The Alpha Helix, Beta Sheet, and Beta Turn
The existence of the alpha helix was predicted by Pauling and Cory from careful structural studies of amino acids and peptide bonds. This pre-diction came before identification of the alpha helix in X-ray diffraction patterns of proteins. Even though the data were all there, it was over-looked. The alpha helix is found in most proteins and is a fundamental structural element. In the alpha helix, hydrogen bonds are formed between the carbonyl oxygen of one peptide bond and the amide hydrogen of the amino acid located three and a third amino acids away.
The side chains of the amino acids extend outward from the helix, and the hydrogen bonds are nearly parallel to the helix axis (Fig. 6.12). If they were precisely parallel to the axis, the helix pitch would be 3.33 amino acids per turn, but due to steric constraints, the hydrogen bonds are somewhat skewed, and the average pitch is found to be 3.6 to 3.7 amino acids per turn.
If we look down the axis of an alpha helix, we see the amino acids winding around in a circle. Every third and then every fourth amino acid lies on one side of the helix (Fig. 6.13). This pattern follows from the fact that the alpha helix is nearly 3.5 amino acids per turn. If every third and then every fourth amino acid were hydrophobic, two such helices could bind together through their parallel strips of hydrophobic amino acids. This occurs in structures called coiled coils. These are found in structural proteins like myosin as well as in a class of transcrip-tional regulators that dimerize by these interactions. These activators are called leucine-zipper proteins. They possess leucine residues seven amino acids apart. Strips of hydrophobic amino acids along one face of alpha helices are frequently found in bundles containing two, three, or four alpha helices.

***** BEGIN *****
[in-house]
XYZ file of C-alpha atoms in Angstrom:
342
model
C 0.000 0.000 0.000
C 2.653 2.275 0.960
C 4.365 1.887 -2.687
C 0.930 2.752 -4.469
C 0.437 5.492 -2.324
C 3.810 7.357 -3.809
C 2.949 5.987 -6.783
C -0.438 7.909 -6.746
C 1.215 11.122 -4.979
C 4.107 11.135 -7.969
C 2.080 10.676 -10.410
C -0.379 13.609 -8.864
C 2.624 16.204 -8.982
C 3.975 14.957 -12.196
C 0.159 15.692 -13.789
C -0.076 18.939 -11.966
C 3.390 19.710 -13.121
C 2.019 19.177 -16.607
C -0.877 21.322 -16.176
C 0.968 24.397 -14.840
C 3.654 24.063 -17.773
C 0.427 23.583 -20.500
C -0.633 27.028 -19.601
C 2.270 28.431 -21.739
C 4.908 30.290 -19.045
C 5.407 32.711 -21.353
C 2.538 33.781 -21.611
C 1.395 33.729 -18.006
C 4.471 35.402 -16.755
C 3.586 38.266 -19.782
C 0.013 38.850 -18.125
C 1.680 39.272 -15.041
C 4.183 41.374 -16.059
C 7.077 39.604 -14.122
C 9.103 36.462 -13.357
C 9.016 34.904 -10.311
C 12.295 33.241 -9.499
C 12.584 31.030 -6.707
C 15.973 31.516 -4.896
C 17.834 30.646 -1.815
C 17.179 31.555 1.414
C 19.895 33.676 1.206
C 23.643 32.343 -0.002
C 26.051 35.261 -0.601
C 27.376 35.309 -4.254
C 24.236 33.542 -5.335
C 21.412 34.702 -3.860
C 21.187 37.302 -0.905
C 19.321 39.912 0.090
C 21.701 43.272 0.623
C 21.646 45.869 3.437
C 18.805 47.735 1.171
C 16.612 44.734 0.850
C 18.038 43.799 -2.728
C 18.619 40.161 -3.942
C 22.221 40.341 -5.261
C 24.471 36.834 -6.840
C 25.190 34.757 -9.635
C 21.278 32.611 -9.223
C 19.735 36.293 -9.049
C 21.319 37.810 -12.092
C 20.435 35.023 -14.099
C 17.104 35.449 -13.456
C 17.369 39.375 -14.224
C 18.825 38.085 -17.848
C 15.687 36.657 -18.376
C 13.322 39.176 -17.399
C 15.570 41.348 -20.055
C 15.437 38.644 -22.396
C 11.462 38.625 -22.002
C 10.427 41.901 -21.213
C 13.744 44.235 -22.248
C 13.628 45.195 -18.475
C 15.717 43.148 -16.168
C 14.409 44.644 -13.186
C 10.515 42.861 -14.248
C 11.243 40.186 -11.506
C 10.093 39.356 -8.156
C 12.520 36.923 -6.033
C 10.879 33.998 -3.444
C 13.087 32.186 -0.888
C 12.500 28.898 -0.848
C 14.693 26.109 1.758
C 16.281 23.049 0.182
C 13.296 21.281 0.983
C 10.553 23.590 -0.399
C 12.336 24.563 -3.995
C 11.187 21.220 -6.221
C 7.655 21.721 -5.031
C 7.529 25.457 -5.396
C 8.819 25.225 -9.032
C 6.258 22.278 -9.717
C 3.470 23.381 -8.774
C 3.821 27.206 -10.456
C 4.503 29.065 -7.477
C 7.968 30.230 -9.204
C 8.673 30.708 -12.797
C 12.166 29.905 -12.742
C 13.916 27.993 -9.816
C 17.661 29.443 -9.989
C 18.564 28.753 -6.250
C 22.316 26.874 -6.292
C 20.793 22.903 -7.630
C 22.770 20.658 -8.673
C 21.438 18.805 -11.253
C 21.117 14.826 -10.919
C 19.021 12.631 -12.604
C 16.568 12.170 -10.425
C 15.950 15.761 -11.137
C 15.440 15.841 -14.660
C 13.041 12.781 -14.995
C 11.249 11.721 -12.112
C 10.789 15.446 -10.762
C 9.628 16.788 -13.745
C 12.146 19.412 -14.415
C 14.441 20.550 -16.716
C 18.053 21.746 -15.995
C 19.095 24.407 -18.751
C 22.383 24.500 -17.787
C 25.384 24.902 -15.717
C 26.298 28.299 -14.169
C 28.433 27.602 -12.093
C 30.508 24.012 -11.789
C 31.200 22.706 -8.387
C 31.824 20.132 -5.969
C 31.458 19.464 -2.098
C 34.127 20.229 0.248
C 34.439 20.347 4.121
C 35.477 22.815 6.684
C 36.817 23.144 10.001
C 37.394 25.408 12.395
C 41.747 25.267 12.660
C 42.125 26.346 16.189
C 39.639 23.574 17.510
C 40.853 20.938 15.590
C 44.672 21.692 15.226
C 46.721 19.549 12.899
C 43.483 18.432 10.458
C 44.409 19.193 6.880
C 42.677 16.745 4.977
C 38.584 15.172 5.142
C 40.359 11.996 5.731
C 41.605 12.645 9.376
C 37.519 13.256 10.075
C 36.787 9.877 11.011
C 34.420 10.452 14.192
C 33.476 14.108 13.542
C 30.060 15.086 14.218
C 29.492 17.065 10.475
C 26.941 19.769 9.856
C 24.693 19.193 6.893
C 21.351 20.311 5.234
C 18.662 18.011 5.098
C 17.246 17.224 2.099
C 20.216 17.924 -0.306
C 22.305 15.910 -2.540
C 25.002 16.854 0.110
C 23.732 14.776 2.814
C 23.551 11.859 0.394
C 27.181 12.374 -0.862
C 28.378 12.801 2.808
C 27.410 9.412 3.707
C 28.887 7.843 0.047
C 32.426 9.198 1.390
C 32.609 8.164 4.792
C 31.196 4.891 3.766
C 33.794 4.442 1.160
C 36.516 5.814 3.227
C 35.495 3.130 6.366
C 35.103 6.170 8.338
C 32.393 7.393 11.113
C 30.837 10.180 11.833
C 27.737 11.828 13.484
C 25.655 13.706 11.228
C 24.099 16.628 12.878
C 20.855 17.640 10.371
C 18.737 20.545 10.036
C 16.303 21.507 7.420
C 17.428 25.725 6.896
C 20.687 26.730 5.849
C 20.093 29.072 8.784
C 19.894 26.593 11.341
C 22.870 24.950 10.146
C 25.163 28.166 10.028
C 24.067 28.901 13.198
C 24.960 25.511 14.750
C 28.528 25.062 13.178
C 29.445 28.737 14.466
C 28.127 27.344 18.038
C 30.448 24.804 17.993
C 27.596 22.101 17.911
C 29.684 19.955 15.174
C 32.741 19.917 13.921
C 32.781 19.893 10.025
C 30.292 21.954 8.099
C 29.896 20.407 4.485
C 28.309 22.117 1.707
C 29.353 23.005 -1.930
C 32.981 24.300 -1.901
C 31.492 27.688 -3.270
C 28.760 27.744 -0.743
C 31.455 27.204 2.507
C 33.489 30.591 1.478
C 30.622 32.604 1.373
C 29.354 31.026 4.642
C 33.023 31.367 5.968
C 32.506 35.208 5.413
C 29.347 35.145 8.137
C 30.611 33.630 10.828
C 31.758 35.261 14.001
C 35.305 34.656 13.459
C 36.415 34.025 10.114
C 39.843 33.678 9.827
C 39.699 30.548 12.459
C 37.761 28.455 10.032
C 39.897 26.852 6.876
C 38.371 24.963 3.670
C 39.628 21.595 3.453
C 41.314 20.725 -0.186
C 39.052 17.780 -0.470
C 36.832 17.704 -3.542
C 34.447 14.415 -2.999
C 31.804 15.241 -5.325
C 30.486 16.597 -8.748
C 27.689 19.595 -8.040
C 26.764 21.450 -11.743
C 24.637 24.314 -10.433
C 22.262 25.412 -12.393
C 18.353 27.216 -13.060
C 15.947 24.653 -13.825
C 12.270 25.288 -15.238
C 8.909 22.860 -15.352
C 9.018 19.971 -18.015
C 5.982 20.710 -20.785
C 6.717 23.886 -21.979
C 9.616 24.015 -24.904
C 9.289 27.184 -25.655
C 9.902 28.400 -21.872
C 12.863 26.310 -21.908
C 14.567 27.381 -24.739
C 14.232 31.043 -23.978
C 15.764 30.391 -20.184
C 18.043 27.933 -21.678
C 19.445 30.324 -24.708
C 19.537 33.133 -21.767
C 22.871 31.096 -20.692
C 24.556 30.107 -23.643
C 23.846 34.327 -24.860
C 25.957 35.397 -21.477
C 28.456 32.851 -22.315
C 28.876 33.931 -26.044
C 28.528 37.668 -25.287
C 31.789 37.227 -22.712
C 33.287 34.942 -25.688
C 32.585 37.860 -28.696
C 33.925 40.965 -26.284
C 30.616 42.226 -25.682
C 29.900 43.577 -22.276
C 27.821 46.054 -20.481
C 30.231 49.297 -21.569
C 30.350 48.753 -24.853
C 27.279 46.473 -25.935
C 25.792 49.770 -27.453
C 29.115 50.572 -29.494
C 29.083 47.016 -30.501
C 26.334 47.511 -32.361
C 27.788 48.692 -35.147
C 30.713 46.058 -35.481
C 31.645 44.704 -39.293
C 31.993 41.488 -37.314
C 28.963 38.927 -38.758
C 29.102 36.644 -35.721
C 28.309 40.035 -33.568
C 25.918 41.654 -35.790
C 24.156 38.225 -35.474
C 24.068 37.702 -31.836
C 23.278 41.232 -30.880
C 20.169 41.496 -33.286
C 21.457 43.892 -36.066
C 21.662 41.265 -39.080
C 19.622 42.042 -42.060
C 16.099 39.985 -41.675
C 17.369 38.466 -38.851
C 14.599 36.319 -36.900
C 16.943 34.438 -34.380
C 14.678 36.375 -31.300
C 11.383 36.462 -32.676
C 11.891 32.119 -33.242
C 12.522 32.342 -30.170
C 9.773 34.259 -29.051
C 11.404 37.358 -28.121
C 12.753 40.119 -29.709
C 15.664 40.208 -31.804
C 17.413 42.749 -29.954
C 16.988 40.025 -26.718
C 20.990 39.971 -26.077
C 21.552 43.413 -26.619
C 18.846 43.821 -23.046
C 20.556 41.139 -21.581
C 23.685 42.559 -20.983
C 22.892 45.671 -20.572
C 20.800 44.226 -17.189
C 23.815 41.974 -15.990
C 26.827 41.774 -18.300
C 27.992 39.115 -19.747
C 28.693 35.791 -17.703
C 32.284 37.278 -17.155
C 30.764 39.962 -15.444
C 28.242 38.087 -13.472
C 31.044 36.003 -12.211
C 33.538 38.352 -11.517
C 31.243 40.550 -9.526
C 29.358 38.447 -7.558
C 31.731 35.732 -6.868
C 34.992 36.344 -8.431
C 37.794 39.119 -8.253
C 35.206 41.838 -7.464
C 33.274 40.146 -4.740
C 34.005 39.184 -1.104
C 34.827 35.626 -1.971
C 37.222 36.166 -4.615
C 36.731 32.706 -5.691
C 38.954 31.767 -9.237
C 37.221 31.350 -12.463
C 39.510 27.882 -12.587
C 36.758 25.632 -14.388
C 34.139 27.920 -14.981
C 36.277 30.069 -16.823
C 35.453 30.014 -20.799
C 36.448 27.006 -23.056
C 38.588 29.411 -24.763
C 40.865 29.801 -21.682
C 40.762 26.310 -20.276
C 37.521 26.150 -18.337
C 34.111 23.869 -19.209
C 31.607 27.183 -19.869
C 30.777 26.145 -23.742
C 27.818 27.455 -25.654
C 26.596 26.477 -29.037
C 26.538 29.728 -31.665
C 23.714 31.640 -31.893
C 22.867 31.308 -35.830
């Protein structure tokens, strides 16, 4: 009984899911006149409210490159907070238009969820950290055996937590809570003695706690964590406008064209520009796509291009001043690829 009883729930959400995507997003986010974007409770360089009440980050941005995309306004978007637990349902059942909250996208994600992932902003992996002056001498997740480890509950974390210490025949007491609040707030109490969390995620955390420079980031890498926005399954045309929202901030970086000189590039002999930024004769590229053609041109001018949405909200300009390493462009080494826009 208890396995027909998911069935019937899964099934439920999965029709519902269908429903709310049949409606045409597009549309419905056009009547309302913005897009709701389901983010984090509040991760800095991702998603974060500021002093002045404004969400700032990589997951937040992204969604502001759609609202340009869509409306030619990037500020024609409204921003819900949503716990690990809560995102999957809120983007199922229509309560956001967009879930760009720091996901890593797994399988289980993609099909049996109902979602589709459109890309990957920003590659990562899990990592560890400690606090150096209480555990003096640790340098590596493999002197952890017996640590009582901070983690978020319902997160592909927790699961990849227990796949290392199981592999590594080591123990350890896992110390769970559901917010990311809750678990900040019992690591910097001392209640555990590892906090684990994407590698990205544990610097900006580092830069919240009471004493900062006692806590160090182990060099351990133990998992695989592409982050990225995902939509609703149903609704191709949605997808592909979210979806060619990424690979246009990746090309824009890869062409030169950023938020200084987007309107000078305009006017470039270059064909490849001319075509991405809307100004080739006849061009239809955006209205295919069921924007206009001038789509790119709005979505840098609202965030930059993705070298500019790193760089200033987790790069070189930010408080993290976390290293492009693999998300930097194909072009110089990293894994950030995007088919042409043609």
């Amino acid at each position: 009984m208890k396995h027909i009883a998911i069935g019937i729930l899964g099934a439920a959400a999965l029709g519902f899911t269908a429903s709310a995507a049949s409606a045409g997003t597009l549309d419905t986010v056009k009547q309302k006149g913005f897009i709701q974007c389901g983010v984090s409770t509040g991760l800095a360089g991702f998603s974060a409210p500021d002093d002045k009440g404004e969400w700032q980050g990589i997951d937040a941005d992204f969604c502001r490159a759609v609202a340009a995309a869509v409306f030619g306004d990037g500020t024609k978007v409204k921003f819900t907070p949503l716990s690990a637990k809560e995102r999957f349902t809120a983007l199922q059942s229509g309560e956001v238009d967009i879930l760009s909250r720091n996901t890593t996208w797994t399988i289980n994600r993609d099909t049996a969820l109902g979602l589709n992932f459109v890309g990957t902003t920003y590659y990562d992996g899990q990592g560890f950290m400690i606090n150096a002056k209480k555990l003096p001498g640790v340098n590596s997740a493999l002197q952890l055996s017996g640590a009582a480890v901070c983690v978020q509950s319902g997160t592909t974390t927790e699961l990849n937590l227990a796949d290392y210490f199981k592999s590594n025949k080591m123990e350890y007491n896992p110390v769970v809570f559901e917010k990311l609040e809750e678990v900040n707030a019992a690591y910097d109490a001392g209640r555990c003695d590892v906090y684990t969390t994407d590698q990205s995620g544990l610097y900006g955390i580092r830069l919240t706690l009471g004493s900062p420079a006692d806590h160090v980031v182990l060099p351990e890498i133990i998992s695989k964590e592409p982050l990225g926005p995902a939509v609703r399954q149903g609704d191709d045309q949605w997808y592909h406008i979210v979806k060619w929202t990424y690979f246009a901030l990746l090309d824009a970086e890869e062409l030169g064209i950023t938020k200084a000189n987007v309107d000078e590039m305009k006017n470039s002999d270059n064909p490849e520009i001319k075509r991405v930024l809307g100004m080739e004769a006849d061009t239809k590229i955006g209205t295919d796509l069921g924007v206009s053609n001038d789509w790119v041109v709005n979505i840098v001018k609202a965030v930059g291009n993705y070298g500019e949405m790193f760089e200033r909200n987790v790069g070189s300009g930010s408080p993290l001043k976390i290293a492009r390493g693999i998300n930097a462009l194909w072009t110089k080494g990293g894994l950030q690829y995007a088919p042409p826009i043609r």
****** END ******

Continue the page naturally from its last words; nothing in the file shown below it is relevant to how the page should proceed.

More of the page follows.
The beta-strand is a second important structural element of proteins. In it the polypeptide chains are quite extended (Fig. 6.14). From a top view the peptide backbone is relatively straight, but in a side view the peptide backbone is pleated. The side chains of the amino acids are relatively unconstrained since alternate groups are directed straight up and straight down. The amide hydrogens and the carboxyl groups are directed to either side and are available for hydrogen bonding to another beta-strand lying alongside to form a beta sheet. This second strand can be oriented either parallel or antiparallel to the first.
The third readily identified secondary structural element is the re-verse or beta bend (Fig. 6.15). A polypeptide chain must reverse direc-tion many times in a typical globular protein. The beta bend is an energy-effective method of accomplishing this goal. Three amino acids often are involved in a reverse bend.